Choosing to Work Collaboratively

Posted on October 29, 2021

When it comes to divorce, the choice you make about the process to use – litigation, mediation or Collaborative Divorce – will be the most significant decision that will affect the course your life and those of your children. People going through divorce often feel powerless to the changes sweeping over their lives. They often feel impatient to “get it over with” and to just get out of the relationship. They often feel impatient with negotiating with their spouse, because, after all, negotiating with their spouse hasn’t worked to fix the relationship. By the time they’re ready to pull the trigger on a divorce, they are often willing to put their case into a court’s hands, rather than vesting the decision-making power in themselves and their spouse.

When you go to court to resolve a child custody dispute, the judge often begins the morning session by admonishing the parties to try to resolve their disputes themselves. Many judges believe that they should avoid at all costs making decisions about the well-being of the children if the parents can work it out for themselves. Going to court is really a solution of last resort.

Collaborative Divorce is a much healthier option for most divorcing families. Collaborative Divorce means that you’re giving up your right to litigate by signing a Disqualification Clause, an agreement that your attorneys can’t represent you if you decide to litigate any part of your divorce case. This incentivizes everyone to get things done at the negotiating table.

You may feel that negotiating with your spouse didn’t get you anywhere during the course of the marriage. So, why would that change during the course of the divorce? What makes Collaborative Divorce so special is that it is common practice to involve a mental health professional in the negotiation process, to help name difficult dynamics and to help the parties move through them. The attorneys, mental health professional(s) and financial neutral(s) work together with the parties as a team, to help the parties resolve their own conflicts.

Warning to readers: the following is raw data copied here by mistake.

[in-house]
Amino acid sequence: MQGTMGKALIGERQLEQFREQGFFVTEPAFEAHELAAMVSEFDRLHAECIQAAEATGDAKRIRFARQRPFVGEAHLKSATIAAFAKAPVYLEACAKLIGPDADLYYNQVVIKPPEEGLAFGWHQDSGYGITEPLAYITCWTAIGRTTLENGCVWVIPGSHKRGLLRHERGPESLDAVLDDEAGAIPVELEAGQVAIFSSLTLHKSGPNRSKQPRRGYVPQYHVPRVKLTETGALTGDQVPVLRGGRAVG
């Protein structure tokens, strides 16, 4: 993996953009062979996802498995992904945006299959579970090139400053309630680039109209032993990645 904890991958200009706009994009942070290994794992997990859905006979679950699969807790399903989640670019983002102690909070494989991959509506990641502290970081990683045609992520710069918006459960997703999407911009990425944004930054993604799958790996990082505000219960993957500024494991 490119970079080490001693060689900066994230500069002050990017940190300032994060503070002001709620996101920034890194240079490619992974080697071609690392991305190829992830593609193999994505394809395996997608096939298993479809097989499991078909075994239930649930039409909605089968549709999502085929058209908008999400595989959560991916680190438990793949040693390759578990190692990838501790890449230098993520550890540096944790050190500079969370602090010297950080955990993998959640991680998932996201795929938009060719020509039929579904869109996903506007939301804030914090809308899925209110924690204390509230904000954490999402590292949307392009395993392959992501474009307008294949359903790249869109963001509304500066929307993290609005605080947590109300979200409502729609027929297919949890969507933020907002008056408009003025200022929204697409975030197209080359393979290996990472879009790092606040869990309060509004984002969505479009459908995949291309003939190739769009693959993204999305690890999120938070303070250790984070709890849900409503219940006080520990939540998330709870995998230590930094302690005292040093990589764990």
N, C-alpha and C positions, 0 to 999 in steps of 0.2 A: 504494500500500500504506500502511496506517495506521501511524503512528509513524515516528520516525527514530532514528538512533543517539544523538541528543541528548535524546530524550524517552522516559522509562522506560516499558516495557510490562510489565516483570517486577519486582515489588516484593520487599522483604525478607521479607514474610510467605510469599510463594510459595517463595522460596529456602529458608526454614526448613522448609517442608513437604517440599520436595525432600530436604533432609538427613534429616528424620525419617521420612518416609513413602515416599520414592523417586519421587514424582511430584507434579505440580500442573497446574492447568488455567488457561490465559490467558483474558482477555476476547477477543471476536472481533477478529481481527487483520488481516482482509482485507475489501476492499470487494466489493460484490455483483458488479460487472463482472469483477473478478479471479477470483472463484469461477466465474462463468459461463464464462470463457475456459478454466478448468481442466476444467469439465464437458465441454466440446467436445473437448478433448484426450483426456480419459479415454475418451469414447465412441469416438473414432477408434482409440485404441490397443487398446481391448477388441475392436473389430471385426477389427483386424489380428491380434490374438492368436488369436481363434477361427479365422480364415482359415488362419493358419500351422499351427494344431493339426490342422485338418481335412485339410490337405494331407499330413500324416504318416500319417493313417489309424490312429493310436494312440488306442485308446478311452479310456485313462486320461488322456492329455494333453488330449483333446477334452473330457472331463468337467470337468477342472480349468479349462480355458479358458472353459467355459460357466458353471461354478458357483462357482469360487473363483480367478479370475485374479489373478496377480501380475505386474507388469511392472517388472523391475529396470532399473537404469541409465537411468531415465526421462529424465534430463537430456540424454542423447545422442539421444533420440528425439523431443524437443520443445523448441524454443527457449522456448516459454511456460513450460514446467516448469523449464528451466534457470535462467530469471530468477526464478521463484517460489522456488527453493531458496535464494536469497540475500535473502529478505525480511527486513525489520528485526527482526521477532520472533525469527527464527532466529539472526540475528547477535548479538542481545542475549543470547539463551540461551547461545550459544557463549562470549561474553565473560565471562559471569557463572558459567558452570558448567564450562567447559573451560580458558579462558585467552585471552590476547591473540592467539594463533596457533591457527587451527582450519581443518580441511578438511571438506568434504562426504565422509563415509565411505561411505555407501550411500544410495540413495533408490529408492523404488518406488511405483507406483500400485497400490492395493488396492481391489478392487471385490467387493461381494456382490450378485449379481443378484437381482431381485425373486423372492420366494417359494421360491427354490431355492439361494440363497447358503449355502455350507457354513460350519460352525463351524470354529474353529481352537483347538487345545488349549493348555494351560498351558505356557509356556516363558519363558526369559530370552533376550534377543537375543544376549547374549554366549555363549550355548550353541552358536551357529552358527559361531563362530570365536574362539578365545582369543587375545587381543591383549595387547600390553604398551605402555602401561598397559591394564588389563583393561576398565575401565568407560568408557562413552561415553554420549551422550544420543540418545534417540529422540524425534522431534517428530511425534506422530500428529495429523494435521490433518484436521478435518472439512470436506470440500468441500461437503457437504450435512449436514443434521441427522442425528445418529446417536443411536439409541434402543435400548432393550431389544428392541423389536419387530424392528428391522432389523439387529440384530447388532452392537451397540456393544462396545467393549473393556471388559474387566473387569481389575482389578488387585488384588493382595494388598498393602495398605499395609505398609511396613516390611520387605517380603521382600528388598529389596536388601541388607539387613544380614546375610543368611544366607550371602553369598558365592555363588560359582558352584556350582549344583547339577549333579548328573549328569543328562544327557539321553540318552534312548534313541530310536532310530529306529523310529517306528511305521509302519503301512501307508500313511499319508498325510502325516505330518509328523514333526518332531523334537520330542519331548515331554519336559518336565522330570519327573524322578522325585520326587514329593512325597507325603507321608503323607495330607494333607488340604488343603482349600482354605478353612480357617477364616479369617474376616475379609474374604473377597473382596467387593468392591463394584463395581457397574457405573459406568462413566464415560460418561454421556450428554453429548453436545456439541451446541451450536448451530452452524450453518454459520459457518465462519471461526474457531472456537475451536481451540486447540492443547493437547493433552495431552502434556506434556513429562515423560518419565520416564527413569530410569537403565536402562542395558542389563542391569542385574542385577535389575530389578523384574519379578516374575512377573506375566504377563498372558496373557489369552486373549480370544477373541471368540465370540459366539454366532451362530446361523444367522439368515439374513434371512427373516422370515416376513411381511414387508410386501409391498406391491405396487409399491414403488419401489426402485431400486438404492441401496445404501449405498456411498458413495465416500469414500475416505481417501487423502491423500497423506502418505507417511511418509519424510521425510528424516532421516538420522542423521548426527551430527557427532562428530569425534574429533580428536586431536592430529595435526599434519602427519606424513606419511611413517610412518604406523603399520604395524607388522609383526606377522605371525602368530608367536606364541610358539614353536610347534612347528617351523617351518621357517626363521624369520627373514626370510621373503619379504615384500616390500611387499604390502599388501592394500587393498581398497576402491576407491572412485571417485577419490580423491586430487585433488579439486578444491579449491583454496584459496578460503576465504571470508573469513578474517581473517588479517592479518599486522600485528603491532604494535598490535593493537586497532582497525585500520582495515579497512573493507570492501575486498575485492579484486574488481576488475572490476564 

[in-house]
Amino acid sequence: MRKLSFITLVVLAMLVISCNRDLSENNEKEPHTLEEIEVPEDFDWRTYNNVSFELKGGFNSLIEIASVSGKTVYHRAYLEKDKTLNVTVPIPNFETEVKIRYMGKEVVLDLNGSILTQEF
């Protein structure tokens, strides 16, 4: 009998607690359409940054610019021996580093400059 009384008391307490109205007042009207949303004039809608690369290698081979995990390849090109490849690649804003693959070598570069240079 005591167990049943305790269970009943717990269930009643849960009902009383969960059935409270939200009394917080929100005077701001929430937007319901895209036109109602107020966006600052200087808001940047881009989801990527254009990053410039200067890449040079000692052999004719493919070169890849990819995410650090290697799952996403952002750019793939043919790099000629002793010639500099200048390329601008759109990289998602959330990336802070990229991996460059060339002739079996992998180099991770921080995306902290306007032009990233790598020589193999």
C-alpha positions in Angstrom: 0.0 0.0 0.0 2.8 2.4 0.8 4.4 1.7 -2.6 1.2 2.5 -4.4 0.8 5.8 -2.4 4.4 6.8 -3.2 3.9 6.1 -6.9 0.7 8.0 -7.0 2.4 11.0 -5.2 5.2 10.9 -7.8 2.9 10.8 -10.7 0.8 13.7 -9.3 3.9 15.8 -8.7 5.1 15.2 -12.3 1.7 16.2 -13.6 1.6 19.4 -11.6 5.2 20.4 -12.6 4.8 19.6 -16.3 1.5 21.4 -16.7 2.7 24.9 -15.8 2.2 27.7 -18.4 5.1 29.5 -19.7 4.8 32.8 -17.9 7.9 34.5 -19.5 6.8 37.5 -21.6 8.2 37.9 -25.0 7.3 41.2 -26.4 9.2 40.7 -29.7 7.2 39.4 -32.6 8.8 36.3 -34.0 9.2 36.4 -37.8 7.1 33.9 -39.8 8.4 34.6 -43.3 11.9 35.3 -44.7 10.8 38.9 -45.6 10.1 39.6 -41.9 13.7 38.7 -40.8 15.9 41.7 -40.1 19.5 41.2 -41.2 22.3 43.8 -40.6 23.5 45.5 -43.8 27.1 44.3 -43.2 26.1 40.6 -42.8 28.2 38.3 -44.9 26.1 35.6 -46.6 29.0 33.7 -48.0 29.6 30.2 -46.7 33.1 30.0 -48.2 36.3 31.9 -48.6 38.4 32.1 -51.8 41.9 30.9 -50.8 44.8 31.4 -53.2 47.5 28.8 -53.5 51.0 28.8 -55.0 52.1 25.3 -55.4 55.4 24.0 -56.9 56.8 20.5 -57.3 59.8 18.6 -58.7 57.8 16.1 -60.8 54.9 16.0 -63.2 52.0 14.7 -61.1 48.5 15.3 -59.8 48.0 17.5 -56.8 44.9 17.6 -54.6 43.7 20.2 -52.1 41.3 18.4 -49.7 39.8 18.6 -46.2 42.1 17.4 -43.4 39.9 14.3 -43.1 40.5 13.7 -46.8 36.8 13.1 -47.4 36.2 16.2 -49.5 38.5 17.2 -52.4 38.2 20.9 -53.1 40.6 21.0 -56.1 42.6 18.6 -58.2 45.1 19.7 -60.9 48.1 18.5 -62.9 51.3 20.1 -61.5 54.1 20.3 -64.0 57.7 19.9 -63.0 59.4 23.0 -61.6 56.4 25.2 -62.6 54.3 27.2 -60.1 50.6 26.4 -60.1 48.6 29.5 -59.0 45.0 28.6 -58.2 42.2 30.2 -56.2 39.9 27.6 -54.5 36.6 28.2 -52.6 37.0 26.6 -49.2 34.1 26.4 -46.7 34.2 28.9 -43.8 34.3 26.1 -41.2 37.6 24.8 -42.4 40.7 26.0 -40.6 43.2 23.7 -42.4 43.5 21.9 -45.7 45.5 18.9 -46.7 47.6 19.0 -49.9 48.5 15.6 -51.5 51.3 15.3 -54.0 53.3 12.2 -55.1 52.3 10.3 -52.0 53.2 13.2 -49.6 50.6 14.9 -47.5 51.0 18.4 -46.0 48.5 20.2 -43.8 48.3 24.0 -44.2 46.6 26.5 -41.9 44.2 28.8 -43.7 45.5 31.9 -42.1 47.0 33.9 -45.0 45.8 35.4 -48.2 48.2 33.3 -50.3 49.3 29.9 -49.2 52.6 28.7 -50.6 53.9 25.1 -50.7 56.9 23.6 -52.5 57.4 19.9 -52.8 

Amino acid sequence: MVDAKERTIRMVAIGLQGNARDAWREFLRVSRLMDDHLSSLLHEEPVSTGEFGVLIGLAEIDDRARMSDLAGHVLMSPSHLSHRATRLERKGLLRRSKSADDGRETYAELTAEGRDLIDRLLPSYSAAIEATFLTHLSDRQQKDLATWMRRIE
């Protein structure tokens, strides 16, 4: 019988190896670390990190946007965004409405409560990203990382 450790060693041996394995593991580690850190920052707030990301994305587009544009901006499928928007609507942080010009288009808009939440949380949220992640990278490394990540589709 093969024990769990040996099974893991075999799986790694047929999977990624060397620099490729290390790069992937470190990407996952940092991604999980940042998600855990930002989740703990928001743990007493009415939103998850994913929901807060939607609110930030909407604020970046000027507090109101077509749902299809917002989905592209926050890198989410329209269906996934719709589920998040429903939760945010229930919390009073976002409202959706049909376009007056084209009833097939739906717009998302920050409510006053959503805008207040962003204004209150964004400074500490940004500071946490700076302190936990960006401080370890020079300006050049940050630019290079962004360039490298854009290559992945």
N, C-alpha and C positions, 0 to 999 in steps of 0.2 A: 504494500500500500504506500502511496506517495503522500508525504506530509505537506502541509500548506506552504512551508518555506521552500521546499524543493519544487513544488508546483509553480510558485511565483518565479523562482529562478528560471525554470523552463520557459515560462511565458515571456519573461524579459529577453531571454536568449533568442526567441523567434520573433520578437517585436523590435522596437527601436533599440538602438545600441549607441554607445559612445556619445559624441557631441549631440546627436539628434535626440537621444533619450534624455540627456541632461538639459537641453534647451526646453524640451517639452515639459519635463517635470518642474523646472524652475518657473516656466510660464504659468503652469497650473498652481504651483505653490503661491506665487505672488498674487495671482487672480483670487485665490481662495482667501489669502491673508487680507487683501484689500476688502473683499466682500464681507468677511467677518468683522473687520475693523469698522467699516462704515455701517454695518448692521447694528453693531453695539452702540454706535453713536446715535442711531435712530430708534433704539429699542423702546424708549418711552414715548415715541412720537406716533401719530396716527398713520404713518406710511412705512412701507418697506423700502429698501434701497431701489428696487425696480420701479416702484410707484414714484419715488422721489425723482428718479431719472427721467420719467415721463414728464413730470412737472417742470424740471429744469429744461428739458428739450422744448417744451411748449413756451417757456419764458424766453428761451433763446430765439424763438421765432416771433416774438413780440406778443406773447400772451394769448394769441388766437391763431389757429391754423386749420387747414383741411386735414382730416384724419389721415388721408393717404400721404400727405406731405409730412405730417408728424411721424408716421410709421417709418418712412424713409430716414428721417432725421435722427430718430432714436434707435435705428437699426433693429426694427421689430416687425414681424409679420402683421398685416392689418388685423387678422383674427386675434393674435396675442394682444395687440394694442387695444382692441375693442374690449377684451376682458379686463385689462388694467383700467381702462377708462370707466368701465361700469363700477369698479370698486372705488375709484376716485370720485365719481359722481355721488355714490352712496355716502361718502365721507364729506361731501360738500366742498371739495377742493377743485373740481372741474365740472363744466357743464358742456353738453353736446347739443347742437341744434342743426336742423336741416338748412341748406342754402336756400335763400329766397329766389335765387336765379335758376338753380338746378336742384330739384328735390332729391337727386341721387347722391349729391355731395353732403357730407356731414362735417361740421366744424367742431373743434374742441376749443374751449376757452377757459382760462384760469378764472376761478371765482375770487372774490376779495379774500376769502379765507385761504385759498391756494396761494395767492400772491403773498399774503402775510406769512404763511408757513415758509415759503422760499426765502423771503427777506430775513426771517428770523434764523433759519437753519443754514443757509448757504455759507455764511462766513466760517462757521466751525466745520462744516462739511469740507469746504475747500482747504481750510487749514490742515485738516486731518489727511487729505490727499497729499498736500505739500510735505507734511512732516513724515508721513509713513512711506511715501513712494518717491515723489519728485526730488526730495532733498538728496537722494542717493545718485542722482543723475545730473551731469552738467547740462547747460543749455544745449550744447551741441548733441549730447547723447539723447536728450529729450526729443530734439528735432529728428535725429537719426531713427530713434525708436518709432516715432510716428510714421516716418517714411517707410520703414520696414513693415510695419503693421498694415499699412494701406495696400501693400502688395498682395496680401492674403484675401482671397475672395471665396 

When you walk into a courtroom, you are handing your power — the keys to your house — to the judge. When you start the litigation process, it can be frightening but also empowering to “fight back” against a dysfunctional dynamic that is damaging to you or your children. Ultimately, however, there is nothing empowering about handing over all of your power to the judge, unless you win all of the relief that you request. The likelihood of that happening in family court is exceedingly low. Judges can often see both sides’ points of view and don’t buy wholesale one person’s narrative over the other’s.

Collaborative Divorce is ultimately a healthier way to resolve problems between you and your spouse. The process might seem like it will take more time, but you will actually have the assistance of a team of professionals to help you navigate your way through the problems. Those professionals will help you and your spouse address imbalances between you so that you can ultimate solve your conflicts.